The advent of SaaS has meant the end of the tried-and-true 12-to-18 month release on which software companies have relied for nearly forty years. As we have seen in chapter one of SaaS Entrepreneur, the rapid pace of SaaS development and innovation means that your first SaaS product launch will usually be your last. This means you must rethink your fundamental approach to marketing a SaaS product.
To do this, SaaS companies need to think in terms of their marketing programs as an ongoing narrative with both current and prospective subscribers. The current buzzword surrounding this concept is ‘content marketing.’ What is meant by this is that SaaS marketing becomes heavily dedicated to creating a steady stream of interesting and valuable content that encourages potential customers to interact with your product. In the words of Ken Rutsky, a SaaS marketing consultant who has worked with a number of SaaS companies, “An on-premise product is evaluated, a SaaS product is experienced.” Another way to think of the difference between the two marketing models is that on-premise marketing most resembles skywriting. It is very compelling, many people see it for a short time, and it is not very persistent. By contrast, SaaS marketing most closely resembles the world-famous Time Square news ticker, which is persistent (it debuted in 1928), never turns off, and constantly provides fresh information on current events with the expectation that you will engage with another news source to learn more.
Another key aspect of SaaS marketing is that your prospects will tend to be very knowledgeable about your product before they contact you about a prospective subscription. They will have spent considerable time on the Internet researching your products and the competition. They may have talked to members of your community about the product. They may have used an alias to sign up for trial or freemium subscription. Expect that if your marketing has done its job, you will close sales more quickly.
It is beyond the scope of this book to deep dive into the details of how to successfully launch E-mail marketing campaigns, setup inbound links to your site, discuss the details of how to write a successful press release, etc. For assistance in this area, consider purchasing a copy of The Product Marketing Handbook for Software, 5th Edition, which is due for release in the summer of 2012; at over six hundred pages, it is a comprehensive guide on the topic of the tactical marketing of software. Instead, we will focus on where the SaaS model changes key aspects of how you use the various marketing tools and techniques available to you.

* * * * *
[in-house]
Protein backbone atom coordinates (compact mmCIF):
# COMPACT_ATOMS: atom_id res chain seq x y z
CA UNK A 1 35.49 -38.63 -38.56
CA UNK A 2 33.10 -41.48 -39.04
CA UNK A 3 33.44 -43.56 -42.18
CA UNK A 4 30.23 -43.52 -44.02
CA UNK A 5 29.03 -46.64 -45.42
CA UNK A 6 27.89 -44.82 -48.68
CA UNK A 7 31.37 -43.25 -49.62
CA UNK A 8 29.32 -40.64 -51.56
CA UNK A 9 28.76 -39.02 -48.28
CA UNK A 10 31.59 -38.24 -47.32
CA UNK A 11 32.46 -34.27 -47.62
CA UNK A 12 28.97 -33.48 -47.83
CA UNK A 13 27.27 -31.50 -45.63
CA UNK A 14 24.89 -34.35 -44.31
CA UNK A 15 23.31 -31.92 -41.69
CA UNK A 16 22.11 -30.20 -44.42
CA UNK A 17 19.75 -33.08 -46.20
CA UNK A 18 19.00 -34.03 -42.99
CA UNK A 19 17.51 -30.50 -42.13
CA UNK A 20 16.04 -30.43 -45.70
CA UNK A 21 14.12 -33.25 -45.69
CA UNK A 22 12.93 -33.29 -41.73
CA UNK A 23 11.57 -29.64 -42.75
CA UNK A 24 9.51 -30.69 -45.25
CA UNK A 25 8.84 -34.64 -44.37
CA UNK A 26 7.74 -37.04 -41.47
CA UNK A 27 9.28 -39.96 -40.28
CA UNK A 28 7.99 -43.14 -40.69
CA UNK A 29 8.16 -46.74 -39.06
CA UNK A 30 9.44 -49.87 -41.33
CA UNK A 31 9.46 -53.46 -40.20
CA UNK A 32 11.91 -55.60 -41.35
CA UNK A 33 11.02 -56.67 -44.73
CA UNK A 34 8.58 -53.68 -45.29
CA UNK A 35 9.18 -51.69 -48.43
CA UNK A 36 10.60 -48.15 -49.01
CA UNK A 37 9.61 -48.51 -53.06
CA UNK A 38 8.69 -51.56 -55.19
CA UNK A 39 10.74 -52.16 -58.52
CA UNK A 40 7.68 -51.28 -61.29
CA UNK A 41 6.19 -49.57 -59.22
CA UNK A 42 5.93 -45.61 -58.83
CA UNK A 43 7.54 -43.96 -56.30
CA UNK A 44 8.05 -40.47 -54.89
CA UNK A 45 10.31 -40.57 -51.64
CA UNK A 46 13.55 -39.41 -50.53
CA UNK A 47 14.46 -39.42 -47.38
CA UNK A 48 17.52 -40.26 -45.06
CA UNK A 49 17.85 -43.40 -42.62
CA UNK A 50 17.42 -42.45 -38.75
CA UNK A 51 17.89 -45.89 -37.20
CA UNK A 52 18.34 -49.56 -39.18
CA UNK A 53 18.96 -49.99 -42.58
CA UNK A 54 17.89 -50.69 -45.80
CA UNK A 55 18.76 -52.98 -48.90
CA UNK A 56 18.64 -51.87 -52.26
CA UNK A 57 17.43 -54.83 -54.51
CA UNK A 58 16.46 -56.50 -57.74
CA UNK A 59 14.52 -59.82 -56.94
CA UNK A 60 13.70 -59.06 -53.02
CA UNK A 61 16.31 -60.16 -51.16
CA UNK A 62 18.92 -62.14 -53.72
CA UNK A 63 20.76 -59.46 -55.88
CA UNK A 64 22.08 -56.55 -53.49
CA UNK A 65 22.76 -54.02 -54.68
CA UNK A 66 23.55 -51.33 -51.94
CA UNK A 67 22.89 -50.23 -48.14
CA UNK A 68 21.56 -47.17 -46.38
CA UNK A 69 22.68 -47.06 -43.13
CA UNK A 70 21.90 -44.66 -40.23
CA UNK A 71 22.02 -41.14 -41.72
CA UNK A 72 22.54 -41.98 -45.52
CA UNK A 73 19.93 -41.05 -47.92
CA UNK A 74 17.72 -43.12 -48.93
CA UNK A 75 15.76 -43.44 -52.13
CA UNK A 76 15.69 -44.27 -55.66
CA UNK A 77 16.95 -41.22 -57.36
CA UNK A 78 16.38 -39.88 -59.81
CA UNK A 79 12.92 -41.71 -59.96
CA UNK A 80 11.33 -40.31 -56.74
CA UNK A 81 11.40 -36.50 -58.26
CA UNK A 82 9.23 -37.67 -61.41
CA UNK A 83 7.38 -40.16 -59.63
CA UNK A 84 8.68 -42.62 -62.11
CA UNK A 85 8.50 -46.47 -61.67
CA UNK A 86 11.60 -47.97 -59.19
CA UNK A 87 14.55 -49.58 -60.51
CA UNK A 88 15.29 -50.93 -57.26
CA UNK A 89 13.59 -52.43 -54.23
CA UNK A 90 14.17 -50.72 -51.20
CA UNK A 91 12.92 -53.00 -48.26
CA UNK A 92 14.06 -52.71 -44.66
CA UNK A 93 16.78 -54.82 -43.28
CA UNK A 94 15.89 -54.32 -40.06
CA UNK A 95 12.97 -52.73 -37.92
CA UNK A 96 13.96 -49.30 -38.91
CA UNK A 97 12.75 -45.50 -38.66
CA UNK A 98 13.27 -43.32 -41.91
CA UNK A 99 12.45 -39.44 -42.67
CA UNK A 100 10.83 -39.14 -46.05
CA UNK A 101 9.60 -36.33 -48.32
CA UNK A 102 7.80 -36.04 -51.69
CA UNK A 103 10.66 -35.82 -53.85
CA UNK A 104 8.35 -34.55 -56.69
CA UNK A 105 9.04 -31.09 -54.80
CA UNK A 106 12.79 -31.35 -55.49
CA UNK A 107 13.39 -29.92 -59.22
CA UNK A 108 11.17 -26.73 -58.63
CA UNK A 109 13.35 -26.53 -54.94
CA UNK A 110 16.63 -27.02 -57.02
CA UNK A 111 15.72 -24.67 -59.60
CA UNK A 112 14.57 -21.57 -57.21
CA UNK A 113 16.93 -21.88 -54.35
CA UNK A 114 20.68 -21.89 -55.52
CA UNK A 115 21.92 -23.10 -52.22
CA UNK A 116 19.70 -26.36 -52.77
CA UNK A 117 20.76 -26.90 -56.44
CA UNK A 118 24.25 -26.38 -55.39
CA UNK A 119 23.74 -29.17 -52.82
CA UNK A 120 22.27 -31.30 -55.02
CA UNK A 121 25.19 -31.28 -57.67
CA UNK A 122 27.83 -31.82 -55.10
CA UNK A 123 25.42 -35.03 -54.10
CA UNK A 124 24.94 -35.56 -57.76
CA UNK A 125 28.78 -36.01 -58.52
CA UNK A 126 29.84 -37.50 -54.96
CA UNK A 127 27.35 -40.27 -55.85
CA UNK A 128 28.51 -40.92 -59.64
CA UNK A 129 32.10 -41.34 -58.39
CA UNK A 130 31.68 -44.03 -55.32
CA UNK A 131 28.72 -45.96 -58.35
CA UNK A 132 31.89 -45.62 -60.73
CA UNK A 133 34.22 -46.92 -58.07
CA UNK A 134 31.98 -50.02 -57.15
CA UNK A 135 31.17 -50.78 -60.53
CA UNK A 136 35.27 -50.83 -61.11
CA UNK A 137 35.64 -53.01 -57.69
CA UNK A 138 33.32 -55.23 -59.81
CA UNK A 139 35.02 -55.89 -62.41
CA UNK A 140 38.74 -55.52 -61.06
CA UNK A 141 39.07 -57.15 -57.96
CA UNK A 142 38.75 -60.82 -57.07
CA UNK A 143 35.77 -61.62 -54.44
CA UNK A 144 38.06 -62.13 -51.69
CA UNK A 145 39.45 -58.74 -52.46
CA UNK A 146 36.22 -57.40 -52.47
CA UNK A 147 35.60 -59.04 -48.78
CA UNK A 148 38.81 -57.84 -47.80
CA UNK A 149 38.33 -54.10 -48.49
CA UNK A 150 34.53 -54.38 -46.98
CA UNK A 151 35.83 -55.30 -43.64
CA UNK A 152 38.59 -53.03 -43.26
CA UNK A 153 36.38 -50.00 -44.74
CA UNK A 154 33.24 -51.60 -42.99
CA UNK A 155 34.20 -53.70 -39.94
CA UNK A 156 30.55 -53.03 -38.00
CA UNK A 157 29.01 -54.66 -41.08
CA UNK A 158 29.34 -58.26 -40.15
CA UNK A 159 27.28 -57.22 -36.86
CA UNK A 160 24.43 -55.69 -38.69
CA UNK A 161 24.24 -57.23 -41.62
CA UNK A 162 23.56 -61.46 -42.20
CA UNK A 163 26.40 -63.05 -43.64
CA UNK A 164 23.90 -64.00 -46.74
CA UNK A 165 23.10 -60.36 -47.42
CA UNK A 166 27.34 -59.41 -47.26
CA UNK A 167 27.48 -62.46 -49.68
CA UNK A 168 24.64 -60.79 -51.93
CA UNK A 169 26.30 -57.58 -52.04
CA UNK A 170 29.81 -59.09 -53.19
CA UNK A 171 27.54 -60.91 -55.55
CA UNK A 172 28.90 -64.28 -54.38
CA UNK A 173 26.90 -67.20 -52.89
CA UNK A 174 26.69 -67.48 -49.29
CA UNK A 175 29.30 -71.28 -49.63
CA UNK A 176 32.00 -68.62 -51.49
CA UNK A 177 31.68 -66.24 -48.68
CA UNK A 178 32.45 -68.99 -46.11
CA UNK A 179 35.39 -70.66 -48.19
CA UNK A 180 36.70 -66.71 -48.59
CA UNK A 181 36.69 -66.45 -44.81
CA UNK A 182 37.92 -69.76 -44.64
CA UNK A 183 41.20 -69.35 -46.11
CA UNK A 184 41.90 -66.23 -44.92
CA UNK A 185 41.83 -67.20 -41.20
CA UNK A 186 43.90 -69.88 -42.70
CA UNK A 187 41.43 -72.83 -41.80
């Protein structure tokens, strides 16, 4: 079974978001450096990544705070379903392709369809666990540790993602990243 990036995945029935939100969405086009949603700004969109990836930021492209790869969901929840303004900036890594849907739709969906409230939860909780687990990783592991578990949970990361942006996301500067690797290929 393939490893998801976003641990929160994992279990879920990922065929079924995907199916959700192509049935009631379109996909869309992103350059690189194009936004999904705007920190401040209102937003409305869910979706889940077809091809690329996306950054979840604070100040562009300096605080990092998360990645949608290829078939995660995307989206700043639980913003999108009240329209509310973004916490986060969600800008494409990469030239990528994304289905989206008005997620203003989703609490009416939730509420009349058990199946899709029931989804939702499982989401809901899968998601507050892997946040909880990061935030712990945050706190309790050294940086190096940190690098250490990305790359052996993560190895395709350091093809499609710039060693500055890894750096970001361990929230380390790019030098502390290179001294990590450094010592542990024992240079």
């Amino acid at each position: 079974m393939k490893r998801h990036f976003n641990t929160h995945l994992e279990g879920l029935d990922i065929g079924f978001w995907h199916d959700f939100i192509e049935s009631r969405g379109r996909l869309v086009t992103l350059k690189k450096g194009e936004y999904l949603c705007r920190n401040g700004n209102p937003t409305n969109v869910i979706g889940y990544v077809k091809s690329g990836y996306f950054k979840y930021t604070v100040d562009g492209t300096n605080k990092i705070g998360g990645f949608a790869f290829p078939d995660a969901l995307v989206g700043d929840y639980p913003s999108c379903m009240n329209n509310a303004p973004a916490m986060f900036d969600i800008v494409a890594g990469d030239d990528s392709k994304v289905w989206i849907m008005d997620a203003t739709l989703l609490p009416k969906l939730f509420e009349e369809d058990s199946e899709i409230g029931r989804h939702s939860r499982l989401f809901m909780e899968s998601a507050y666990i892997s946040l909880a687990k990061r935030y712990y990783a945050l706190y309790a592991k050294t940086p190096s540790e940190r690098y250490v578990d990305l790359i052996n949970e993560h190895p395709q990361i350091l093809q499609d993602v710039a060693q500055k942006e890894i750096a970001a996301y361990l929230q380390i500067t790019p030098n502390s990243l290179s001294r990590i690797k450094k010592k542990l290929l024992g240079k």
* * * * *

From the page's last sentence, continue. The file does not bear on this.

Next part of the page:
The areas of greatest change include:
Press relationships. This is still an effective way of developing awareness of your system, but the nature of your relationships changes from a transactional to an educational model. Previously, the primary ‘coinage’ software companies provided the press was information on new releases, a valuable commodity as press organizations rely on fresh news to sell their services. The availability of this particular medium of exchange is limited in SaaS. You can, however, supply new information about developments in the industry you service.
Identifying and working with domain experts. This is particularly important for companies in niche and vertical markets and a very under-used marketing approach. In practically any industry there will be individuals and/or organizations that are acknowledged experts in their field and have widespread credibility. Smart SaaS companies in vertical and niche markets will reach out to the extent possible to these experts to educate them on your product. Nothing establishes thought leadership more quickly than having thought leaders endorse you as a thought leader yourself. We know of one smart SaaS company in the project management market who engaged the author of a well-received book on the history of project management. That association helped the company’s marketing efforts considerably.
Creating and leveraging the information created by the capture, aggregation and analysis of data created by the interaction of your subscribers with your system. The information developed may be monetizable but in all cases will provide you with a steady stream of valuable information you can provide the press, analysts and your customers. We discuss this topic in greater detail later in this chapter. Do not neglect to continually survey your subscribers on industry trends and best practices and provide the results back to the community.